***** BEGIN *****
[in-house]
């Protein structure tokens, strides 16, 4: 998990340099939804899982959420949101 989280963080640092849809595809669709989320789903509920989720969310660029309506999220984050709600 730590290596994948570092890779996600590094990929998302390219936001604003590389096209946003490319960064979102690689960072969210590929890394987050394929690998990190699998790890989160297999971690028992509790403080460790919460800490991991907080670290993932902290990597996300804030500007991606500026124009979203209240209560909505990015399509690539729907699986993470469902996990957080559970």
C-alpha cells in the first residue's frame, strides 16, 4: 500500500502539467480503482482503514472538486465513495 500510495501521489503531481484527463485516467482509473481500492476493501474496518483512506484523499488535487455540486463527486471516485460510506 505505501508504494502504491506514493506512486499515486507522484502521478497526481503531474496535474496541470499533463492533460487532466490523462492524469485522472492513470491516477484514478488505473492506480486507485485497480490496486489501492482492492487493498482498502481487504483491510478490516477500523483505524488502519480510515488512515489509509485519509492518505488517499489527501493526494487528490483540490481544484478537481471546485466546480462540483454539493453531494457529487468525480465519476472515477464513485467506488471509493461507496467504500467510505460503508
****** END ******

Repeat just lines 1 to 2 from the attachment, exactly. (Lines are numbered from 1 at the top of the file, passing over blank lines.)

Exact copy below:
[in-house]
């Protein structure tokens, strides 16, 4: 998990340099939804899982959420949101 989280963080640092849809595809669709989320789903509920989720969310660029309506999220984050709600 730590290596994948570092890779996600590094990929998302390219936001604003590389096209946003490319960064979102690689960072969210590929890394987050394929690998990190699998790890989160297999971690028992509790403080460790919460800490991991907080670290993932902290990597996300804030500007991606500026124009979203209240209560909505990015399509690539729907699986993470469902996990957080559970």